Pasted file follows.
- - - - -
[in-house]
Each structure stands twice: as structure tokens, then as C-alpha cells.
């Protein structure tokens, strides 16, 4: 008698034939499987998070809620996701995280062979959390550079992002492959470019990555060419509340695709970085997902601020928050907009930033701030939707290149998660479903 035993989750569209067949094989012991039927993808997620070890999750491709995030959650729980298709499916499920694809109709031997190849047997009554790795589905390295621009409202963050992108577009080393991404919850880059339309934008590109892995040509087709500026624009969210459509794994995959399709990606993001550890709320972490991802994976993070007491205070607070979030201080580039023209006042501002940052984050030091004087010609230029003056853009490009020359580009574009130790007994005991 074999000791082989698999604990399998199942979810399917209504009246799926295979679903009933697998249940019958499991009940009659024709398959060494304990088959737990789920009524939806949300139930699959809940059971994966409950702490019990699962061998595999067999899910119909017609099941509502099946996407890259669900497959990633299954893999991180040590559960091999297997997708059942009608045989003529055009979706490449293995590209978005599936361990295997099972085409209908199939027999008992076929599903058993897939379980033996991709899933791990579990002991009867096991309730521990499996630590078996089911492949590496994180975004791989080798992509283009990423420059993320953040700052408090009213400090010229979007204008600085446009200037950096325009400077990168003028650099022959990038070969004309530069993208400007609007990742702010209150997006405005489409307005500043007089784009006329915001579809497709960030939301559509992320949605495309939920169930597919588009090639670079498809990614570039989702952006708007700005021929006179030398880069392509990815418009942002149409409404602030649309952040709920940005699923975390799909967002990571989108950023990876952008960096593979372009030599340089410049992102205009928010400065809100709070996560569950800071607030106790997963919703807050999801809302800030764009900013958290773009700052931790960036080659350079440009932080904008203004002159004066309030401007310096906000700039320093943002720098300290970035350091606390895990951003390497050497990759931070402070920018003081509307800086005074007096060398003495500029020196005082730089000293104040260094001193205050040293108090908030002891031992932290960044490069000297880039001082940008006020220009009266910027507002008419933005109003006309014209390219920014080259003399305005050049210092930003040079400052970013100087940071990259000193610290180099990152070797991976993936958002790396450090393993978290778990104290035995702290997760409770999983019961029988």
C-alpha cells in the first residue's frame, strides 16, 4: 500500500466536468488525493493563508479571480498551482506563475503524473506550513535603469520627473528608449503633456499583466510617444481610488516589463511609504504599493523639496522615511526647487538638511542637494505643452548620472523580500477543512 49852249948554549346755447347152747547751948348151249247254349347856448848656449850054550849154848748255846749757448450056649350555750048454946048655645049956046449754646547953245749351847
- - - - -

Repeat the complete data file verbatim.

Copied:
[in-house]
Each structure stands twice: as structure tokens, then as C-alpha cells.
């Protein structure tokens, strides 16, 4: 008698034939499987998070809620996701995280062979959390550079992002492959470019990555060419509340695709970085997902601020928050907009930033701030939707290149998660479903 035993989750569209067949094989012991039927993808997620070890999750491709995030959650729980298709499916499920694809109709031997190849047997009554790795589905390295621009409202963050992108577009080393991404919850880059339309934008590109892995040509087709500026624009969210459509794994995959399709990606993001550890709320972490991802994976993070007491205070607070979030201080580039023209006042501002940052984050030091004087010609230029003056853009490009020359580009574009130790007994005991 074999000791082989698999604990399998199942979810399917209504009246799926295979679903009933697998249940019958499991009940009659024709398959060494304990088959737990789920009524939806949300139930699959809940059971994966409950702490019990699962061998595999067999899910119909017609099941509502099946996407890259669900497959990633299954893999991180040590559960091999297997997708059942009608045989003529055009979706490449293995590209978005599936361990295997099972085409209908199939027999008992076929599903058993897939379980033996991709899933791990579990002991009867096991309730521990499996630590078996089911492949590496994180975004791989080798992509283009990423420059993320953040700052408090009213400090010229979007204008600085446009200037950096325009400077990168003028650099022959990038070969004309530069993208400007609007990742702010209150997006405005489409307005500043007089784009006329915001579809497709960030939301559509992320949605495309939920169930597919588009090639670079498809990614570039989702952006708007700005021929006179030398880069392509990815418009942002149409409404602030649309952040709920940005699923975390799909967002990571989108950023990876952008960096593979372009030599340089410049992102205009928010400065809100709070996560569950800071607030106790997963919703807050999801809302800030764009900013958290773009700052931790960036080659350079440009932080904008203004002159004066309030401007310096906000700039320093943002720098300290970035350091606390895990951003390497050497990759931070402070920018003081509307800086005074007096060398003495500029020196005082730089000293104040260094001193205050040293108090908030002891031992932290960044490069000297880039001082940008006020220009009266910027507002008419933005109003006309014209390219920014080259003399305005050049210092930003040079400052970013100087940071990259000193610290180099990152070797991976993936958002790396450090393993978290778990104290035995702290997760409770999983019961029988």
C-alpha cells in the first residue's frame, strides 16, 4: 500500500466536468488525493493563508479571480498551482506563475503524473506550513535603469520627473528608449503633456499583466510617444481610488516589463511609504504599493523639496522615511526647487538638511542637494505643452548620472523580500477543512 49852249948554549346755447347152747547751948348151249247254349347856448848656449850054550849154848748255846749757448450056649350555750048454946048655645049956046449754646547953245749351847